Israeli Prime Minister Benjamin Netanyahu has told visiting U.S. envoy
George Mitchell he hopes peace talks with the Palestinians will
re-launch as soon as possible. Mitchell is in Israel preparing the
ground for a visit Saturday by Secretary of State Hillary Clinton.
The visit by Secretary of State Hillary Clinton is yet another sign of President Barack Obama's urgent drive to restart the talks, which have been stalled since December.
Prime Minister Benjamin Netanyahu on Friday said he hopes the flurry of visits by high-ranking U.S. officials will help re-launch the peace negotiations as soon as possible.
Speaking as he headed into a meeting with U.S. envoy George Mitchell, the Israeli leader brought up the subject of Iran's nuclear activities which Israel believes are for military purposes. Mr. Netanyahu expressed appreciation for what he said are U.S. efforts to stop Iran from acquiring nuclear military capability. He gave a cautious endorsement of U.S.-backed U.N. plan to handle Iran's enriched uranium.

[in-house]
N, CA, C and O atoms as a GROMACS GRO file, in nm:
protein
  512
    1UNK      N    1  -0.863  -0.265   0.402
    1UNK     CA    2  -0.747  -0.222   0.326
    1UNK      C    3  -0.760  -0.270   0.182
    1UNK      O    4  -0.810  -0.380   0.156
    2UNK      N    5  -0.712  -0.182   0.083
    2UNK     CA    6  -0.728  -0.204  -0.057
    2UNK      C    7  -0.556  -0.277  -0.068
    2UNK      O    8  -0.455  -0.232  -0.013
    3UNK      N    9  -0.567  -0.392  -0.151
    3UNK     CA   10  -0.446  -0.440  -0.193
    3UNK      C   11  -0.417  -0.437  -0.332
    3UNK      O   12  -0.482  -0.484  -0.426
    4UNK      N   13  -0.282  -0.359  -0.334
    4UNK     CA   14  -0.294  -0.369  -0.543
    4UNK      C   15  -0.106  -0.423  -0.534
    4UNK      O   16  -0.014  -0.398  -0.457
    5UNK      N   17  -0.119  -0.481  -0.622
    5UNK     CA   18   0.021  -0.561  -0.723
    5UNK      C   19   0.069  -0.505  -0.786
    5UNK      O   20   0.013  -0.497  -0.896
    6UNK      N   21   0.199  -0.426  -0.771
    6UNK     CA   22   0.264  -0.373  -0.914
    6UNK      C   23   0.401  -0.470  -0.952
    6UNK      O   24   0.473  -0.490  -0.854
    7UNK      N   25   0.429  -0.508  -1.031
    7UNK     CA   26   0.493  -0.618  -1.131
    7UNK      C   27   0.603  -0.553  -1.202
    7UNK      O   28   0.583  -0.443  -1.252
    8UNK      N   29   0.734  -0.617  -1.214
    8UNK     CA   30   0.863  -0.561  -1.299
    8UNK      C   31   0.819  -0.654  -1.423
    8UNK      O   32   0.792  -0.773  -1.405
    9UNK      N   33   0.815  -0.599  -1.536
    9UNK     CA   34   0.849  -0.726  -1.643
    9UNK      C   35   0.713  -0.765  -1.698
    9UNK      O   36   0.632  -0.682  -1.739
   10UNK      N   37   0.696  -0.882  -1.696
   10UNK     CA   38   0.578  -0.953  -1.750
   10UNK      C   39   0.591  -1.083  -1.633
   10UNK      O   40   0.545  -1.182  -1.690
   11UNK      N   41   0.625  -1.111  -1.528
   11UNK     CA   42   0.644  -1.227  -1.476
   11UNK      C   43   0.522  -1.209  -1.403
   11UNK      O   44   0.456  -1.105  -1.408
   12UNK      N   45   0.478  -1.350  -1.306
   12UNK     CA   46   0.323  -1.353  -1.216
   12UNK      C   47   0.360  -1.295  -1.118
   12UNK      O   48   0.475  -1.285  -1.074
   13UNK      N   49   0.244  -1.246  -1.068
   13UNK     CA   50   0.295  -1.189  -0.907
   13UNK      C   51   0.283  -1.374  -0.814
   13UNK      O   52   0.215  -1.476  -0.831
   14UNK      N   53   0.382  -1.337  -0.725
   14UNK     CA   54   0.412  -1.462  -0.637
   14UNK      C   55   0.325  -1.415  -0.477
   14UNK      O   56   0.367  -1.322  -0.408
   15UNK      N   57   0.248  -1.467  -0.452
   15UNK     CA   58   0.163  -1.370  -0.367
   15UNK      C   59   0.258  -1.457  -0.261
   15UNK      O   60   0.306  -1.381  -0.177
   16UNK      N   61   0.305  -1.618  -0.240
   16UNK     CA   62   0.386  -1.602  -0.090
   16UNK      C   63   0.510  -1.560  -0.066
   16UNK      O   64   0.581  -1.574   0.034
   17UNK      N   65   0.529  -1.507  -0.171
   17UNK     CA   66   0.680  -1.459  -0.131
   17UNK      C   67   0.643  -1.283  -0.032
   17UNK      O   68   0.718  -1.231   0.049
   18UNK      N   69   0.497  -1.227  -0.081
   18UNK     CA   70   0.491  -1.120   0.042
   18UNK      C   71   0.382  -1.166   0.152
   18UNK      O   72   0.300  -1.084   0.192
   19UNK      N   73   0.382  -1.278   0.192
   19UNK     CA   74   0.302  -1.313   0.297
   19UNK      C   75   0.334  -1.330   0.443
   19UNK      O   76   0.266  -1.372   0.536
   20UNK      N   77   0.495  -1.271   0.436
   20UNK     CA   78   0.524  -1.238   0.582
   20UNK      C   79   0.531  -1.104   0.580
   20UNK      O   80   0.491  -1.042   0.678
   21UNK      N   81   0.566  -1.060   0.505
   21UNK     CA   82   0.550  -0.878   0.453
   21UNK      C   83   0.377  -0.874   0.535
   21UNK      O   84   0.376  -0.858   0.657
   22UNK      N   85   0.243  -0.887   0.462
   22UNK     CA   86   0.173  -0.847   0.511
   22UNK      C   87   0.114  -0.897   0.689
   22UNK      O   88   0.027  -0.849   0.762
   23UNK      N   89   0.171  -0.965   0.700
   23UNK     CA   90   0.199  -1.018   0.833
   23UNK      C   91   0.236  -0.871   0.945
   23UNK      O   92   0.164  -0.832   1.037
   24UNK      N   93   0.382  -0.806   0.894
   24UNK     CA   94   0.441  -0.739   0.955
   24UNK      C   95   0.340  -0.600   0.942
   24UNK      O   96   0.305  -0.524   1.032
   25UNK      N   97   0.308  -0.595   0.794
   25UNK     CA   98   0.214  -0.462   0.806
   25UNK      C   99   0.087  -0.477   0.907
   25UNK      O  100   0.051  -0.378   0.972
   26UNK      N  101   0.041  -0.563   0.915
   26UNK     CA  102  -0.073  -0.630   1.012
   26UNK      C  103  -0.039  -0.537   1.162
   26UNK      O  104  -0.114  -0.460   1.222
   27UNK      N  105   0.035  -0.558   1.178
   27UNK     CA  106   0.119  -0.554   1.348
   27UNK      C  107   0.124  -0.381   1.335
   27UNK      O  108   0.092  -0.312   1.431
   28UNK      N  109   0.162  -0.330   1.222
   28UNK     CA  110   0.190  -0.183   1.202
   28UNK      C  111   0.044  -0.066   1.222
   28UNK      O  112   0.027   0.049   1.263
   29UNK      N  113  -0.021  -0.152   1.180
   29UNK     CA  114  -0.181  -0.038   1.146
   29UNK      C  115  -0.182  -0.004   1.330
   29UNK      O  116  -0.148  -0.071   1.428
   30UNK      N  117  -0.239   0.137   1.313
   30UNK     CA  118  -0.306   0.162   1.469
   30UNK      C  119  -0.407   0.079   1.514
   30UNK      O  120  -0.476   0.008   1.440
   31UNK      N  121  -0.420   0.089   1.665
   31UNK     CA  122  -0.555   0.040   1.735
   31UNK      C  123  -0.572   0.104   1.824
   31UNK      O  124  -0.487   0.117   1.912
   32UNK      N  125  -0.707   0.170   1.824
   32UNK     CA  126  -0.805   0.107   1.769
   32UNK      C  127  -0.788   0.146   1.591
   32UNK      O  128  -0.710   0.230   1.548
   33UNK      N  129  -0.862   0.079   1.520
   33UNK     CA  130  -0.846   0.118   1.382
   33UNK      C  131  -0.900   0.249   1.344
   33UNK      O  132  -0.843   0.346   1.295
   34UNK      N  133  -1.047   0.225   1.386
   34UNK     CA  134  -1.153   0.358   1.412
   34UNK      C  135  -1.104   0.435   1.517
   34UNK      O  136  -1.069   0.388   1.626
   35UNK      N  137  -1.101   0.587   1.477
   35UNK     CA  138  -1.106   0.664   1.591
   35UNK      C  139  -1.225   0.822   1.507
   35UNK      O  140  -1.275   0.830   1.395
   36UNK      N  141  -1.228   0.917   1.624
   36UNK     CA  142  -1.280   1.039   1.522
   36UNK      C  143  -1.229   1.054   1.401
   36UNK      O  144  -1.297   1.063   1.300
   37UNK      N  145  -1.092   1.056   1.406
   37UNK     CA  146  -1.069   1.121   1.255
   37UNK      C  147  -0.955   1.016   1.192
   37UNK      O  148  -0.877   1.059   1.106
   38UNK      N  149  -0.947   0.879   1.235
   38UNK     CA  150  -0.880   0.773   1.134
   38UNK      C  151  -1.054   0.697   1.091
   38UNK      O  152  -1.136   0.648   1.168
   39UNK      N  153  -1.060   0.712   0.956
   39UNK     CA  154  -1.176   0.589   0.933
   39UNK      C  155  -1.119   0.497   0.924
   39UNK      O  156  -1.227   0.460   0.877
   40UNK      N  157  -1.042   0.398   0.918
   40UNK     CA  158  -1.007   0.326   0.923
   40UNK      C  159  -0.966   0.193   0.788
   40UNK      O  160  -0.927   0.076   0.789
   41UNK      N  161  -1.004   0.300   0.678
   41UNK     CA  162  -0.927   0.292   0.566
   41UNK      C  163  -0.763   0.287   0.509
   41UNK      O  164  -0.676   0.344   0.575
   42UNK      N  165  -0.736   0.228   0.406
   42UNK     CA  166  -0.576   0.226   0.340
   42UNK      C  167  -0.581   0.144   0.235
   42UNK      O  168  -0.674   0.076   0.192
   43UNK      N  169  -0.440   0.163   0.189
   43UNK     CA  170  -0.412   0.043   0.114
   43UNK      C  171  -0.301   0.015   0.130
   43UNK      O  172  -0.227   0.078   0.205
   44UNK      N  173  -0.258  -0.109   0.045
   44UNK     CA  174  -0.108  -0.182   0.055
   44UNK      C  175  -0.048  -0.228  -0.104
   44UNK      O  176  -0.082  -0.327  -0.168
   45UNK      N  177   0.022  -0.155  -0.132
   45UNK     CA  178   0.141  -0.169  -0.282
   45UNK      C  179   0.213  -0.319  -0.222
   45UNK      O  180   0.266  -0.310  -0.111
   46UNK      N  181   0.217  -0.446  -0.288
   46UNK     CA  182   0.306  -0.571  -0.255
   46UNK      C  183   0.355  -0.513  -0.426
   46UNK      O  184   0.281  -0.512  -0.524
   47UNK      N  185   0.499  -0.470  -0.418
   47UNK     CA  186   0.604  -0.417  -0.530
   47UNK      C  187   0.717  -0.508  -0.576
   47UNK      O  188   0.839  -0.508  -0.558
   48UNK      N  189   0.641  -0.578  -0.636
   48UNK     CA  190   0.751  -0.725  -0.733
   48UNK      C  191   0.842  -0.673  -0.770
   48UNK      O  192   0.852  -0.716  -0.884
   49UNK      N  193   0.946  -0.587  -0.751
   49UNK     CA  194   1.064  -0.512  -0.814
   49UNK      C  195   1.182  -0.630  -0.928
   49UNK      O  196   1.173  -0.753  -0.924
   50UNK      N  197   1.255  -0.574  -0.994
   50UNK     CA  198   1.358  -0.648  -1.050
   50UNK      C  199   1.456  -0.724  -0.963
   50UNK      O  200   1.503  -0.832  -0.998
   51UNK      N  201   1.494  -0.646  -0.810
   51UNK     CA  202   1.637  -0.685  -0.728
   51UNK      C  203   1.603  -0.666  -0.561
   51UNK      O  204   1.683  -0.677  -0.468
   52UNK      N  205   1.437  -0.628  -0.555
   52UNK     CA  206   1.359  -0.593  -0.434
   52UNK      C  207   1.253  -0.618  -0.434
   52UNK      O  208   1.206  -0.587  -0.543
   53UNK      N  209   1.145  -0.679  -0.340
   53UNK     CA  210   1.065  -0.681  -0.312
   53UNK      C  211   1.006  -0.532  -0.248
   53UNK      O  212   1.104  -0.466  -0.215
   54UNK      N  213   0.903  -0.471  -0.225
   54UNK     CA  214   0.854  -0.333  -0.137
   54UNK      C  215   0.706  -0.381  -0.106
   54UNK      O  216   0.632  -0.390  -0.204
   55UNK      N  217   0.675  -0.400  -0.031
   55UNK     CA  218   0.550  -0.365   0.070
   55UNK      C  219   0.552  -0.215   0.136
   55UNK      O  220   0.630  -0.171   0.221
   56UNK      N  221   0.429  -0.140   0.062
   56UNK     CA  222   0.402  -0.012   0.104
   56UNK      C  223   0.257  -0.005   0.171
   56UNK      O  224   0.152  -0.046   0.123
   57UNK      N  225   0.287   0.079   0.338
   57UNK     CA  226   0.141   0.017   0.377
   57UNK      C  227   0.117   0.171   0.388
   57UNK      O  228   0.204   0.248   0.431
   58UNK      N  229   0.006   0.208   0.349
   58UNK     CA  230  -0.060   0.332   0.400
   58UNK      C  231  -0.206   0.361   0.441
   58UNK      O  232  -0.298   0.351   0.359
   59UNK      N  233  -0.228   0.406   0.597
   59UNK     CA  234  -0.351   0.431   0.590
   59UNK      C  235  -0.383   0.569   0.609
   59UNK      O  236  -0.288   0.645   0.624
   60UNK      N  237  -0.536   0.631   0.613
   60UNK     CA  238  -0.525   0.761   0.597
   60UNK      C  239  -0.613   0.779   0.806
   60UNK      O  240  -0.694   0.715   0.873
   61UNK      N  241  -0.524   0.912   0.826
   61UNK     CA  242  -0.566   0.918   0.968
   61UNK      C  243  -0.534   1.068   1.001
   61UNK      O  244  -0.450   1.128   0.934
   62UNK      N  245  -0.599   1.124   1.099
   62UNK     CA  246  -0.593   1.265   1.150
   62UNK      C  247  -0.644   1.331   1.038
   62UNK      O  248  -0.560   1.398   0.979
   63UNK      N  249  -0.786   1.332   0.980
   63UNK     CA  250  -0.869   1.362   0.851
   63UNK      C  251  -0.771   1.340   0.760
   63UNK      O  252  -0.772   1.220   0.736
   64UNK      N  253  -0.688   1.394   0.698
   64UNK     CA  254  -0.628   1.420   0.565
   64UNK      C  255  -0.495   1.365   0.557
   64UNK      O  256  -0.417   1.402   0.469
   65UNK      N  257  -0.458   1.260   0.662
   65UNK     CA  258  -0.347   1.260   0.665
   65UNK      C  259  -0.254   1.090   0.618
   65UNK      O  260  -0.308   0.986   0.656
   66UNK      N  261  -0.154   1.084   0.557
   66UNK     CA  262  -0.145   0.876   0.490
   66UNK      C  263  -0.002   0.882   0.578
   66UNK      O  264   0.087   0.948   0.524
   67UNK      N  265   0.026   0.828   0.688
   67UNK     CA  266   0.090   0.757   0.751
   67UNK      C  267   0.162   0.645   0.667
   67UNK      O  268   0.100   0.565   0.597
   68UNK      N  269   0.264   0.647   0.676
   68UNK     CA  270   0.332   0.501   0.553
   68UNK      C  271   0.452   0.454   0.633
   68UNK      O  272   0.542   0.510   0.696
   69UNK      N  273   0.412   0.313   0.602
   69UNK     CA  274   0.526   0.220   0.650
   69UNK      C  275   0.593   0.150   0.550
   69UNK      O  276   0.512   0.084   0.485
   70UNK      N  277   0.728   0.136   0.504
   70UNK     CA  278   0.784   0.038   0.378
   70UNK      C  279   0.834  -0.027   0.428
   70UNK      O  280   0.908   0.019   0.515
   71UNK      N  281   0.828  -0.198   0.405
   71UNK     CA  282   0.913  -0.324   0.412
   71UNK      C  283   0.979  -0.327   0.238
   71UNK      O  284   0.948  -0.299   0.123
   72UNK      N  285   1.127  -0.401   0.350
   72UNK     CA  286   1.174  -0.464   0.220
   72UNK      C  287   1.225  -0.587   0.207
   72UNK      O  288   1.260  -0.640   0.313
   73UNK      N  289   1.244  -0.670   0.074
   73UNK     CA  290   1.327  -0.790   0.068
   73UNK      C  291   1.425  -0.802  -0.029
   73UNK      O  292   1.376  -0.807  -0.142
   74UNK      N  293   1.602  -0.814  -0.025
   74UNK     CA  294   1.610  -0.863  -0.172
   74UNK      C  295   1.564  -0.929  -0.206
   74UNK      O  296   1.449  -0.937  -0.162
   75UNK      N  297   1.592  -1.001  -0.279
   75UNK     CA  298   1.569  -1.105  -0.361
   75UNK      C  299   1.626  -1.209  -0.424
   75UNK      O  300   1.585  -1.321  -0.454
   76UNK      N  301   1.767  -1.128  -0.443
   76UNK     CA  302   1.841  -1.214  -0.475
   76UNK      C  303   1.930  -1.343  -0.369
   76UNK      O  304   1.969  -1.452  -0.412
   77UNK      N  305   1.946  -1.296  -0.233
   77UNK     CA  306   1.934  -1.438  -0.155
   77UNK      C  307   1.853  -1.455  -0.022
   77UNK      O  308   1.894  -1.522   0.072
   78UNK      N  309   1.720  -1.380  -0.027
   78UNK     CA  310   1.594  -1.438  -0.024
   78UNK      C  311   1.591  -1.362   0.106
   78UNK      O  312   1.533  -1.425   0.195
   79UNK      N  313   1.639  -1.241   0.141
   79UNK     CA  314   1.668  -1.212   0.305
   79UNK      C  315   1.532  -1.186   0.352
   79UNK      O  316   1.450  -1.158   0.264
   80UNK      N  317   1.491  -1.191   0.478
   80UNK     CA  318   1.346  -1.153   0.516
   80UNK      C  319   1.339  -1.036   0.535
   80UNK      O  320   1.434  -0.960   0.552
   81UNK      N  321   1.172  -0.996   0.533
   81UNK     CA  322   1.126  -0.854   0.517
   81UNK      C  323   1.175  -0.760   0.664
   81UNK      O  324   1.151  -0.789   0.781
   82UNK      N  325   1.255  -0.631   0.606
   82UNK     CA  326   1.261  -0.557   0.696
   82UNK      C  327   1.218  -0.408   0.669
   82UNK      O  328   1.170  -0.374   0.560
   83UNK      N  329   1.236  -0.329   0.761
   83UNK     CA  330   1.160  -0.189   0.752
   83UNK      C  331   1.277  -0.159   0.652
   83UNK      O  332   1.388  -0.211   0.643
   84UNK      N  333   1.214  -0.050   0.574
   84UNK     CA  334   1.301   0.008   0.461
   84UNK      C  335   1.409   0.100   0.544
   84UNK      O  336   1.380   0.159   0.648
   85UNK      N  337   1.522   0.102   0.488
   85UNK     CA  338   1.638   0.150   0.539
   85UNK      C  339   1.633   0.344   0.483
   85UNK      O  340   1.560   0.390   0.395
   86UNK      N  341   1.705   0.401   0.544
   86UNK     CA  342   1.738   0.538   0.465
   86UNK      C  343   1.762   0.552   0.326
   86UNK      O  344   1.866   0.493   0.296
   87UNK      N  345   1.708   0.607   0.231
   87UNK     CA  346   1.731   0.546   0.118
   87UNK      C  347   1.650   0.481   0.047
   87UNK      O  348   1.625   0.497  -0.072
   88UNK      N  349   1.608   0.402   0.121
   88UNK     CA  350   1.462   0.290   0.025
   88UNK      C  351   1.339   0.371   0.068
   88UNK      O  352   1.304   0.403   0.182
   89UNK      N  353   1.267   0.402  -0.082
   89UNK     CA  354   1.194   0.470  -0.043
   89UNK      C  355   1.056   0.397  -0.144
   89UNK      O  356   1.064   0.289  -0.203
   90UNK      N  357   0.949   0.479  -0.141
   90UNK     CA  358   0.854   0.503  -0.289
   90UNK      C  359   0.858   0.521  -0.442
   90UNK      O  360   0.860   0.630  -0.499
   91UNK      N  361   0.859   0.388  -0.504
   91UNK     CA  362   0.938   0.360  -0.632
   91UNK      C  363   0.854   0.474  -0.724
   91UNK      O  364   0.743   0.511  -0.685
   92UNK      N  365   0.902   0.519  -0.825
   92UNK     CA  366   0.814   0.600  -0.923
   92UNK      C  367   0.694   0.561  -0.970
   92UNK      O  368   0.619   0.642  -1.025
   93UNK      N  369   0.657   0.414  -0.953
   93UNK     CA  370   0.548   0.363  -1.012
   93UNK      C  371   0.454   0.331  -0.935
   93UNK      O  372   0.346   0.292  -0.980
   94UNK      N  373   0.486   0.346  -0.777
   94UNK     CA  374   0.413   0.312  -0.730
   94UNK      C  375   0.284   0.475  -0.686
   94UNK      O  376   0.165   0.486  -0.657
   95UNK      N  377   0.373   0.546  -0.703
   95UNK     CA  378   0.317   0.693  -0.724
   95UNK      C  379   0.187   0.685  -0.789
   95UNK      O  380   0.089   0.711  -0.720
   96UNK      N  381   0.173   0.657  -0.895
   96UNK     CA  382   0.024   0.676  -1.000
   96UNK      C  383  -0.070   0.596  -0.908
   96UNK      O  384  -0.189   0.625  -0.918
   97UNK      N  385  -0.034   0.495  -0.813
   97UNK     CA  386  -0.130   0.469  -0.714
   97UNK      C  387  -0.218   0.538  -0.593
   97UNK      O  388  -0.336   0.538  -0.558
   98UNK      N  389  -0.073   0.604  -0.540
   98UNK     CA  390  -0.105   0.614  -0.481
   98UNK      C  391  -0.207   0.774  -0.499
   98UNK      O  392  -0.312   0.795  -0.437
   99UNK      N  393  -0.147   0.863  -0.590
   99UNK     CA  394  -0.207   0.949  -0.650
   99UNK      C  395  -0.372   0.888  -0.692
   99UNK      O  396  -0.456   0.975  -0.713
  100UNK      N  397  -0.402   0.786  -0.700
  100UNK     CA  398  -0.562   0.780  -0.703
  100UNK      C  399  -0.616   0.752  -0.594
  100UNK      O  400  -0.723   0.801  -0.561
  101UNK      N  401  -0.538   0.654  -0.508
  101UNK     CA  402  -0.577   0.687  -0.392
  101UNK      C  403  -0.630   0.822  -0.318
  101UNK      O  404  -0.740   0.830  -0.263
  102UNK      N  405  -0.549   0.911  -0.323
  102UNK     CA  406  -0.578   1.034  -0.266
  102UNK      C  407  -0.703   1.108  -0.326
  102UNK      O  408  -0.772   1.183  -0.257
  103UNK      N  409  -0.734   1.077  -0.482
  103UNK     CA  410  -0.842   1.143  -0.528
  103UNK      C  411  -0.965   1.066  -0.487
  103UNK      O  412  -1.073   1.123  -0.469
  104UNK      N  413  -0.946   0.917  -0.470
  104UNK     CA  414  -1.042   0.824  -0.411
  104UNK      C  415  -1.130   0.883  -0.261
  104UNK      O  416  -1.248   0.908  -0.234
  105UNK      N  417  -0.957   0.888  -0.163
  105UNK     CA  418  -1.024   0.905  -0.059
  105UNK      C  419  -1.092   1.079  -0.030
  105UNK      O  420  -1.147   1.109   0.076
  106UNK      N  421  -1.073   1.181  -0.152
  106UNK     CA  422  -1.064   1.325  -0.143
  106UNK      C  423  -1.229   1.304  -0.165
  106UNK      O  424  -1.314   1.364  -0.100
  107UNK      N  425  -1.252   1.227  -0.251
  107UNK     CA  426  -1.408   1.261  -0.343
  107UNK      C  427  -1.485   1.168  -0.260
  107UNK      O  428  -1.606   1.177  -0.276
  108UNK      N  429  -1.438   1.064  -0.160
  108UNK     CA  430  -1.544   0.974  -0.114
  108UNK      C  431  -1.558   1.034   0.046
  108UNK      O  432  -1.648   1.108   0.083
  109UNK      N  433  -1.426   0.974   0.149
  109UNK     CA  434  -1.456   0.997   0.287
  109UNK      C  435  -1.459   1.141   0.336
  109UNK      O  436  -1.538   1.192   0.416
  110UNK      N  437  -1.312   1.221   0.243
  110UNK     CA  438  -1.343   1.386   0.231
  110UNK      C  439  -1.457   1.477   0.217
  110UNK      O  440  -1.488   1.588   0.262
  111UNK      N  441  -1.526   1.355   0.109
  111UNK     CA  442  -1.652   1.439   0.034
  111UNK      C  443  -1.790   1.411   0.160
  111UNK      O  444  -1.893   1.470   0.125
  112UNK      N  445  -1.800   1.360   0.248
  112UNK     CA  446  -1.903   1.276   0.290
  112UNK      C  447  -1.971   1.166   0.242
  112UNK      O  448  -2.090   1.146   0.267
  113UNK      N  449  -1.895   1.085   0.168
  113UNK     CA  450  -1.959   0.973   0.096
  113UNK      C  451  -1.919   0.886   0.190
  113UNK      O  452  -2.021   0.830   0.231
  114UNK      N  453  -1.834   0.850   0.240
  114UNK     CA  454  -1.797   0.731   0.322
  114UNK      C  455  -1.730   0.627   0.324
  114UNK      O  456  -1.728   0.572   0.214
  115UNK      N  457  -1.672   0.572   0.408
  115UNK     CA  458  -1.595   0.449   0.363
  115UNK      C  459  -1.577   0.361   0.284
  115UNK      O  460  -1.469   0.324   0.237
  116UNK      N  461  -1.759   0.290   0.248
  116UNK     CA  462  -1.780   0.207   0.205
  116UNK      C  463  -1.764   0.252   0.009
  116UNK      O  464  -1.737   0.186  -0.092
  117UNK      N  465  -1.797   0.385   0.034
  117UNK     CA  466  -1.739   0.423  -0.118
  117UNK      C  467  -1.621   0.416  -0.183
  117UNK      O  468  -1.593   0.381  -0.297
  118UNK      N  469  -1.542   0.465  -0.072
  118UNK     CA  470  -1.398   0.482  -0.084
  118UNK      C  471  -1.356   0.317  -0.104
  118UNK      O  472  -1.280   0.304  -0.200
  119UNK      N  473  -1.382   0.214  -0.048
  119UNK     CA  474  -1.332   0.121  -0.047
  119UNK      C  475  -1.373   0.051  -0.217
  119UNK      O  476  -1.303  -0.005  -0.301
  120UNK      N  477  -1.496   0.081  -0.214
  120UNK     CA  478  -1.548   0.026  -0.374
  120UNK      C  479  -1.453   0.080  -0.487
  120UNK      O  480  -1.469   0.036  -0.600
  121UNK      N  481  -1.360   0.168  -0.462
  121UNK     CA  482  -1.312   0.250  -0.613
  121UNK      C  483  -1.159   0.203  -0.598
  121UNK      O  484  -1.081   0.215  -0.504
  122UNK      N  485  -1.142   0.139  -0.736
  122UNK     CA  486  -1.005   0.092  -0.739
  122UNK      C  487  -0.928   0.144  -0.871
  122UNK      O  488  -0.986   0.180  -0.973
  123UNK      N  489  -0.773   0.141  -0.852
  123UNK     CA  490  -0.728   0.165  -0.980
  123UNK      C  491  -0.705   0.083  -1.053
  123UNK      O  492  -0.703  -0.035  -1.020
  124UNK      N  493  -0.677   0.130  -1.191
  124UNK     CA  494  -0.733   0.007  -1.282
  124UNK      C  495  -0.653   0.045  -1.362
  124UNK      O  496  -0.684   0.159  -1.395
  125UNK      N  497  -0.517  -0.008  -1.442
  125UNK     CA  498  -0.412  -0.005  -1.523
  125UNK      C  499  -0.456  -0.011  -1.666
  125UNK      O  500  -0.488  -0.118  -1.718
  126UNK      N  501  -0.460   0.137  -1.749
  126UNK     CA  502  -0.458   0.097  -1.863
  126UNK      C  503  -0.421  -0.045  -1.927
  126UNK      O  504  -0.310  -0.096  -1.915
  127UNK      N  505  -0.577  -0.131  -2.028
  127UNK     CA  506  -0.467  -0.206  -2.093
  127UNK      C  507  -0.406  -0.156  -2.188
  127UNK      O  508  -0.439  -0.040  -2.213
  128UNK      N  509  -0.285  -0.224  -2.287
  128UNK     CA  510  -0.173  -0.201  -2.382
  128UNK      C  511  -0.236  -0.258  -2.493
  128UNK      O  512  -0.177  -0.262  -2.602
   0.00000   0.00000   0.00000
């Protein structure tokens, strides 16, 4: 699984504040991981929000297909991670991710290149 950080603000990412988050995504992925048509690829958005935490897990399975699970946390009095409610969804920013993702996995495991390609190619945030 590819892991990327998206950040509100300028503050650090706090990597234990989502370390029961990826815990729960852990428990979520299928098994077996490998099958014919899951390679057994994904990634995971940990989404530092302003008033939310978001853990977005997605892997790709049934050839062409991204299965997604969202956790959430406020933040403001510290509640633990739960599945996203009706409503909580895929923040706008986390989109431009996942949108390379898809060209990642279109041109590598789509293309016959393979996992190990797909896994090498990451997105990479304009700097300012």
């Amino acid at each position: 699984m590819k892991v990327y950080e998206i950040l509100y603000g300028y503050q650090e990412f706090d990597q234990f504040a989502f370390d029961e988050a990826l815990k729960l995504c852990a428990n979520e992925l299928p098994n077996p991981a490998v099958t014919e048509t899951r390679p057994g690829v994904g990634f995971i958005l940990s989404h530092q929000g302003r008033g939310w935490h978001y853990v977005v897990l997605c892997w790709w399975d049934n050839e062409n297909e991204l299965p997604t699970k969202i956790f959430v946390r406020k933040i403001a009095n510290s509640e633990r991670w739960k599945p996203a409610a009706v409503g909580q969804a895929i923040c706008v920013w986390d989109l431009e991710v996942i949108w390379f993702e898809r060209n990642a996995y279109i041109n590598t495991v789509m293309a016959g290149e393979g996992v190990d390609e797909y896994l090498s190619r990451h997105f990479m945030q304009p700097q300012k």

"I think that the proposal that the President made in Geneva to have Iran withdraw its enriched uranium, or a good portion of it, outside Iran is a positive first step in that direction and I support and appreciate the President's ongoing efforts to unite the international community to address the challenge of Iran's attempts to become a nuclear military power," said Mr. Netanyahu.
Secretary Clinton is due in Israel for talks with Israeli leaders on Saturday. She is earlier scheduled to meet with Palestinian President Mahmoud Abbas in Abu Dhabi.
U.S. mediators face huge gaps as they try to broker a return to talks, with neither side showing signs of a willingness to compromise.
The Palestinians insist they will not go back to negotiations until Israel freezes all construction on Jewish settlements in the occupied West Bank. Israel says it wants negotiations without preconditions and has offered only a partial freeze on construction.
The visits by U.S. officials have been preceded by clashes over the last few weeks between Israeli police and Palestinians, as well as deepening divisions among Palestinian factions.